Considering the importance of metaphors for marine conservation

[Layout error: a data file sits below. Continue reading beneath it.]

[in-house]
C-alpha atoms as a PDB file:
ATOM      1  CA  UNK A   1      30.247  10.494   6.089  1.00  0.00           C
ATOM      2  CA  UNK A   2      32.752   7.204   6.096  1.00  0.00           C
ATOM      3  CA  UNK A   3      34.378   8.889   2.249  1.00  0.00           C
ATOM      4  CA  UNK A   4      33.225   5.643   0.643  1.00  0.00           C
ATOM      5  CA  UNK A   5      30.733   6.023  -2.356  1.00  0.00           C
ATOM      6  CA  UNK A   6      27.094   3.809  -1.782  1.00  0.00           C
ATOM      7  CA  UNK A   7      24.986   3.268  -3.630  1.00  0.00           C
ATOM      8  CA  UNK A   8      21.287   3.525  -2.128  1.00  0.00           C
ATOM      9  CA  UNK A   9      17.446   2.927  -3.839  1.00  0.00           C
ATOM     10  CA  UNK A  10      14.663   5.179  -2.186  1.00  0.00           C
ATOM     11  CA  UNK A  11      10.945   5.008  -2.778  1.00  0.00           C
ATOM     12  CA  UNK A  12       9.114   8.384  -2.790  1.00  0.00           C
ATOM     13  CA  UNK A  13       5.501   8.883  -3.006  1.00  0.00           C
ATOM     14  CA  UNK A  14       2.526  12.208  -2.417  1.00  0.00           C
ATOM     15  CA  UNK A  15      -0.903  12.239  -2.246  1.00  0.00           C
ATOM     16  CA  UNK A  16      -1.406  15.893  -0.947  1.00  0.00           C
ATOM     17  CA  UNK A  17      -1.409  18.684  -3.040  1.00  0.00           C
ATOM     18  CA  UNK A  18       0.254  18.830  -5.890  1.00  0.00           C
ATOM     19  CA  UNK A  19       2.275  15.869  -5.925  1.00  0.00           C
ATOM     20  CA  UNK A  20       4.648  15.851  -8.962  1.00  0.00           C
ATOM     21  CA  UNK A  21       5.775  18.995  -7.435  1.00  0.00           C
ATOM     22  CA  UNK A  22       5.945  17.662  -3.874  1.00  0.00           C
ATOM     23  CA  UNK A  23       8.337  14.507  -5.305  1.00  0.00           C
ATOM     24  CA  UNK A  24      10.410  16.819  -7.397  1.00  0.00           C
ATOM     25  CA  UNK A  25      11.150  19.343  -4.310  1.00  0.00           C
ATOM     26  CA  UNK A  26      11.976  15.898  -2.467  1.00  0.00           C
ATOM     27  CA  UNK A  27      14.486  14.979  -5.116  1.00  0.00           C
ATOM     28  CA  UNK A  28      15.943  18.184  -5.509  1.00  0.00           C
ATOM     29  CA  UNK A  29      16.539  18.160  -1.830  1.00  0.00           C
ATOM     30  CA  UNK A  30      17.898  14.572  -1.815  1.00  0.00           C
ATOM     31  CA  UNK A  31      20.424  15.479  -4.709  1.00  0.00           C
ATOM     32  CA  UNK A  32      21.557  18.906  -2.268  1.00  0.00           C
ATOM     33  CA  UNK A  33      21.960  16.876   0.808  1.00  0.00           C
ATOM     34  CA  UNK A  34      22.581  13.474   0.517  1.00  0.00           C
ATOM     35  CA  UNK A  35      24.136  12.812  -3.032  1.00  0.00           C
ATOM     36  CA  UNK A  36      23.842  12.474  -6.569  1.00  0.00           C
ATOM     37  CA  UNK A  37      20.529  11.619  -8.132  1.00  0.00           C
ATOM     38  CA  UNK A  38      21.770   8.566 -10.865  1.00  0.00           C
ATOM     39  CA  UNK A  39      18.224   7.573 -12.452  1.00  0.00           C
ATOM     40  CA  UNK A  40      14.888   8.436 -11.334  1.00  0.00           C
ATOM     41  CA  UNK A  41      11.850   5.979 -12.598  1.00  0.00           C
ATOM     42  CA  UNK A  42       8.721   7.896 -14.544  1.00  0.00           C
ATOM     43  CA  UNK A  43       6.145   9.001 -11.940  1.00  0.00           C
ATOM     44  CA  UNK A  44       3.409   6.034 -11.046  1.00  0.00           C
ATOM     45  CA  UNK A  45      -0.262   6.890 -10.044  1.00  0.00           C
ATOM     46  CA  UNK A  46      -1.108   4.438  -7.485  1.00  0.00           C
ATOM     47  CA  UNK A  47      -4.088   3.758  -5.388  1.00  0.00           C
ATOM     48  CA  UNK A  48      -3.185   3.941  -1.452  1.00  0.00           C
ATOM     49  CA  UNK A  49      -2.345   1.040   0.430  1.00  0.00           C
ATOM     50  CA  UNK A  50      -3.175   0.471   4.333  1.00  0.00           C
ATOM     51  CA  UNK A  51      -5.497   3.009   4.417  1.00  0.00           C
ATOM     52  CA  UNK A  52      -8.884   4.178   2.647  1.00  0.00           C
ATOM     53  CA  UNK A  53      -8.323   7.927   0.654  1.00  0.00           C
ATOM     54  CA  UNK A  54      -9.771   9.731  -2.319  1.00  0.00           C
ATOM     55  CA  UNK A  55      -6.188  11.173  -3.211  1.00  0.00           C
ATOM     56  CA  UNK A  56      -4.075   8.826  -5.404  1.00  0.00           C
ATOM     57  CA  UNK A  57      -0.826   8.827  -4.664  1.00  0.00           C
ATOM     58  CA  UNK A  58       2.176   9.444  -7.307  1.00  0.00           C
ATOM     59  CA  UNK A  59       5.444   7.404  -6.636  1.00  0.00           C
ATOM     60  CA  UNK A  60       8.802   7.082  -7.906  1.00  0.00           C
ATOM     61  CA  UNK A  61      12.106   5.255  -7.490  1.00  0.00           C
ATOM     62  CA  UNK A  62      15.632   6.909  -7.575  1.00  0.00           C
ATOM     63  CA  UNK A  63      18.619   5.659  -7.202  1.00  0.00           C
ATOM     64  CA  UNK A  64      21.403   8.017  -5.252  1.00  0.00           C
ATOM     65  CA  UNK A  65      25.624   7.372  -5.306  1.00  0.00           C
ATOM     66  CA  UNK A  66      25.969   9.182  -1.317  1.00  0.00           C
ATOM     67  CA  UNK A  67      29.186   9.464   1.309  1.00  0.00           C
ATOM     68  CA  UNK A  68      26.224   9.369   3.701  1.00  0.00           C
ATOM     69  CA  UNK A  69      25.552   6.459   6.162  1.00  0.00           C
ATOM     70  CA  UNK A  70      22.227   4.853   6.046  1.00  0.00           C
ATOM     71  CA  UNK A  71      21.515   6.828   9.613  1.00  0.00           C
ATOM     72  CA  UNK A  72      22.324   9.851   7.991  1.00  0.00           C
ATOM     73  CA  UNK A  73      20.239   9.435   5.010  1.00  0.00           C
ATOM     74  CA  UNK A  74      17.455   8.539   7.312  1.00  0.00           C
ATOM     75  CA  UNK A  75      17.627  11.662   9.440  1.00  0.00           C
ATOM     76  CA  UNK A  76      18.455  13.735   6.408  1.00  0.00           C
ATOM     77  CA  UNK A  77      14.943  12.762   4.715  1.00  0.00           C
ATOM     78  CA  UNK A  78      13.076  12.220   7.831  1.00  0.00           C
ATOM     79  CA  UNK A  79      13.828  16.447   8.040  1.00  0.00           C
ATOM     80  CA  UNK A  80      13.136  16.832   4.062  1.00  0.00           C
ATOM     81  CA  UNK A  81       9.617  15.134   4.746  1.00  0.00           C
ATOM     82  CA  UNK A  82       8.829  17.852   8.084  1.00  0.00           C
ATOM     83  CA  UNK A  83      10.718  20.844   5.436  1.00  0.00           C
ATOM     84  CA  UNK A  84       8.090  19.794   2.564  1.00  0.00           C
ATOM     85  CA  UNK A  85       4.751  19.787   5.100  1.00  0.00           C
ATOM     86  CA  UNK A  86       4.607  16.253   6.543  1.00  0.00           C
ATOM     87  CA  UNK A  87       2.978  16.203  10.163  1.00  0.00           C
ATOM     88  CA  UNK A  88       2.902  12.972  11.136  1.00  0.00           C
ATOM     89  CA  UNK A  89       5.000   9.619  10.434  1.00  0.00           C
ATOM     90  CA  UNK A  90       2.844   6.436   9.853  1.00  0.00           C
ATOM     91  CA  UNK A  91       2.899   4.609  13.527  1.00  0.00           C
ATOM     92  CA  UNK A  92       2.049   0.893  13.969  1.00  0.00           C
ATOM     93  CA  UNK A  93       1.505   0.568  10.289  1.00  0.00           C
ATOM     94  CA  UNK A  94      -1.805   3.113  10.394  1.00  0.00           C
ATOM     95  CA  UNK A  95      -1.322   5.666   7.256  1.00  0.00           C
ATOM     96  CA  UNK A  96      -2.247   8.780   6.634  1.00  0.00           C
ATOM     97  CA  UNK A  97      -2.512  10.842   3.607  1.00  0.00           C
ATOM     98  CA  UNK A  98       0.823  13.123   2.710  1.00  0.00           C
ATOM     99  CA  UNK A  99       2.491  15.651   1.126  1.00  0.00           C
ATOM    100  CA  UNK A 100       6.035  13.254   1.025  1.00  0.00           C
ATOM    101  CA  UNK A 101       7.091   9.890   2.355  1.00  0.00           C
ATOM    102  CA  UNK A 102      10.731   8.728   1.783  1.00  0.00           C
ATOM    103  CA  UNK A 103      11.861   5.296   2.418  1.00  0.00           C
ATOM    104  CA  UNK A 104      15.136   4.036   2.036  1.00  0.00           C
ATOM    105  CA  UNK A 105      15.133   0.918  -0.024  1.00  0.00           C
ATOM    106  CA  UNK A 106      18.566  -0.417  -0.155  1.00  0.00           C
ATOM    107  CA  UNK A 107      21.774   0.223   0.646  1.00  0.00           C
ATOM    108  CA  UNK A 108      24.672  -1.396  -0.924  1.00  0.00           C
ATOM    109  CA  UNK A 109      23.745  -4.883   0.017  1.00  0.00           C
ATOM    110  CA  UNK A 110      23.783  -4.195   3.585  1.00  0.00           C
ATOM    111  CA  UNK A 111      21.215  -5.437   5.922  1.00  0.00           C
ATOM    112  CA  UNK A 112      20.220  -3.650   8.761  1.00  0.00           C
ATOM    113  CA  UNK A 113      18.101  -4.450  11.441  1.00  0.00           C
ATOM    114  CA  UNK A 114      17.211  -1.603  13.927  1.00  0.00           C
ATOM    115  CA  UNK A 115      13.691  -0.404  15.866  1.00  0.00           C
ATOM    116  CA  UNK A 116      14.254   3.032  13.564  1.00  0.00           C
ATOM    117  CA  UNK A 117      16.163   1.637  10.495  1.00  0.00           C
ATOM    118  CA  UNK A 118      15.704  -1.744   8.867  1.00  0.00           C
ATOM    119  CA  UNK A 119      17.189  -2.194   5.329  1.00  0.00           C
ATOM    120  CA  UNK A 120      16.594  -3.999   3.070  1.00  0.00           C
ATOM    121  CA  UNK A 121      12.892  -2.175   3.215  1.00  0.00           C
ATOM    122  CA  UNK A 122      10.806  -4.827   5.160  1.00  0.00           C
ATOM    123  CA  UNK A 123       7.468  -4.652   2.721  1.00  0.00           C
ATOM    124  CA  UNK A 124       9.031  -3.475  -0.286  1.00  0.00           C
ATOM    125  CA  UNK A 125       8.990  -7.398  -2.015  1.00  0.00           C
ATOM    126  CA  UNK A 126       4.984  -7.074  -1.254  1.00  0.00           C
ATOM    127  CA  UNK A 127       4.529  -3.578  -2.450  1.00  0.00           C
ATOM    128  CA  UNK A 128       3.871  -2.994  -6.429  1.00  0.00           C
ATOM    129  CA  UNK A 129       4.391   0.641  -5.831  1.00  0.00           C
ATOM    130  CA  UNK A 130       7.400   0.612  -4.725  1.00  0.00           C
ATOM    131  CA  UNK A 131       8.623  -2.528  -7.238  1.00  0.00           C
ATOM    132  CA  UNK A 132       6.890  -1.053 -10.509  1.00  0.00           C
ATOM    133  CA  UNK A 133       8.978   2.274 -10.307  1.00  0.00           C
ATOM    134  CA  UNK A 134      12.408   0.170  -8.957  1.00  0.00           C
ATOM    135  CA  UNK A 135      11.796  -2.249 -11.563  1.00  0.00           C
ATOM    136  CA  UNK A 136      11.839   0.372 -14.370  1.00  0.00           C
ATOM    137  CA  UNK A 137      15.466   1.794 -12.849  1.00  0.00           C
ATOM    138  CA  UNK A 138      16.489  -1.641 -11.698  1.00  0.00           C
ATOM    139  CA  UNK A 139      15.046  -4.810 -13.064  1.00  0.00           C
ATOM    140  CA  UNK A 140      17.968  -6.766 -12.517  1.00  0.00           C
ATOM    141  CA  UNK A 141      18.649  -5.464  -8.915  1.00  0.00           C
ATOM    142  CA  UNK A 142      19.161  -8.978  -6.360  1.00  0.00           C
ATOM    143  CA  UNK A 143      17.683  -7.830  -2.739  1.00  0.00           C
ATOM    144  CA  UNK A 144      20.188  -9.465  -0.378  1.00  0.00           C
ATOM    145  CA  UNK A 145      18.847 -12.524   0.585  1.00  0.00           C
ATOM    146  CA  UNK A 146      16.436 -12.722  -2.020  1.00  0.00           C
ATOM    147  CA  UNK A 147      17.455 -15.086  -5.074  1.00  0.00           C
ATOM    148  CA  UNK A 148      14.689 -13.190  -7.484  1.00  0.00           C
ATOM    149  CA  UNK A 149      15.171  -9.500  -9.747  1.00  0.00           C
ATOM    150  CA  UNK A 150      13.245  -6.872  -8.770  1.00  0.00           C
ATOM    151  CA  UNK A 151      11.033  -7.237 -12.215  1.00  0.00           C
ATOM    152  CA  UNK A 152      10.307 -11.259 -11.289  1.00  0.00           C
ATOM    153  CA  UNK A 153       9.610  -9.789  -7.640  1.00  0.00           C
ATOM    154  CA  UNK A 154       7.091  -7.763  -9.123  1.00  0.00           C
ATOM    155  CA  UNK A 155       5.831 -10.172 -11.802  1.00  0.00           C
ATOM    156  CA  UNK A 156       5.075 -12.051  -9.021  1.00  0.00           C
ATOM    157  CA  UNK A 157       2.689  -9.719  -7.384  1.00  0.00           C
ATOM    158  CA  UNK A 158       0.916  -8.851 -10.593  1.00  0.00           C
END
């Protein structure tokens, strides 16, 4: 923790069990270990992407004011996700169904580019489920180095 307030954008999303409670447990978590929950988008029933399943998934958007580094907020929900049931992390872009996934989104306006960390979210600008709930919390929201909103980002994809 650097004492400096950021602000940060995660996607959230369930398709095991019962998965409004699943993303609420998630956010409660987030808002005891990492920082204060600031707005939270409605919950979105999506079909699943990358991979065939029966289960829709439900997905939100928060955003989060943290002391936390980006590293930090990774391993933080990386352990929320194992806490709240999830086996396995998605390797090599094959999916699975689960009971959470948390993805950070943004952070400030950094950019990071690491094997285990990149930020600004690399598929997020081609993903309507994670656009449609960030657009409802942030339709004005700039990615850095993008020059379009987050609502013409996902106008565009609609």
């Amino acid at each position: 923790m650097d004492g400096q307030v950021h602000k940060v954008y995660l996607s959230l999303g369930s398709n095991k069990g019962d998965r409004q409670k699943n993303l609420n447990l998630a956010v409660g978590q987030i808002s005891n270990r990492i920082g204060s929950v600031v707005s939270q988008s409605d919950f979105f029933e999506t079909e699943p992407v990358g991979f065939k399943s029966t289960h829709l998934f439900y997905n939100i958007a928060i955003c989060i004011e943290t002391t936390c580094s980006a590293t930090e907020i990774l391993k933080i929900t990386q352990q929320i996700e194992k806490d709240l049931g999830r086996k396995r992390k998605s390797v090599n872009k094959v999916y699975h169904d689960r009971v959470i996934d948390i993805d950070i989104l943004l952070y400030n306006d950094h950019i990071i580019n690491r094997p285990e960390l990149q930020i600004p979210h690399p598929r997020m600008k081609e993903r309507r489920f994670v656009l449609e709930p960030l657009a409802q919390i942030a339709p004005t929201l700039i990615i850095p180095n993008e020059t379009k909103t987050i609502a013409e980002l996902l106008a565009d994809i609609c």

This paper seeks to highlight the importance of metaphors for marine conservation and policy. It argues that the manner in which the oceans are perceived, often as an alien landscape, can limit the way language is utilised in marine conservation efforts. This limitation can produce unhelpful environmental metaphors that, instead of acting as catalysts for action, produce negative and reactionary responses. It illustrates this point through the example of what has become known as the ‘Great Pacific Garbage Patch.’ It postulates that if there is a disconnect between the many complex environmental issues facing the world's oceans and the way they are perceived, then more focus should be placed on developing pre-determined culturally embedded metaphors, which can conjure relatable imagery, but that are also rooted in scientific evidence. It recommends that, in an extension to existing public perception research (PPR) on how different communities value the ocean environment, there is room for shared metaphors of the oceanic environment to be developed that can help raise awareness within a particular cultural setting.
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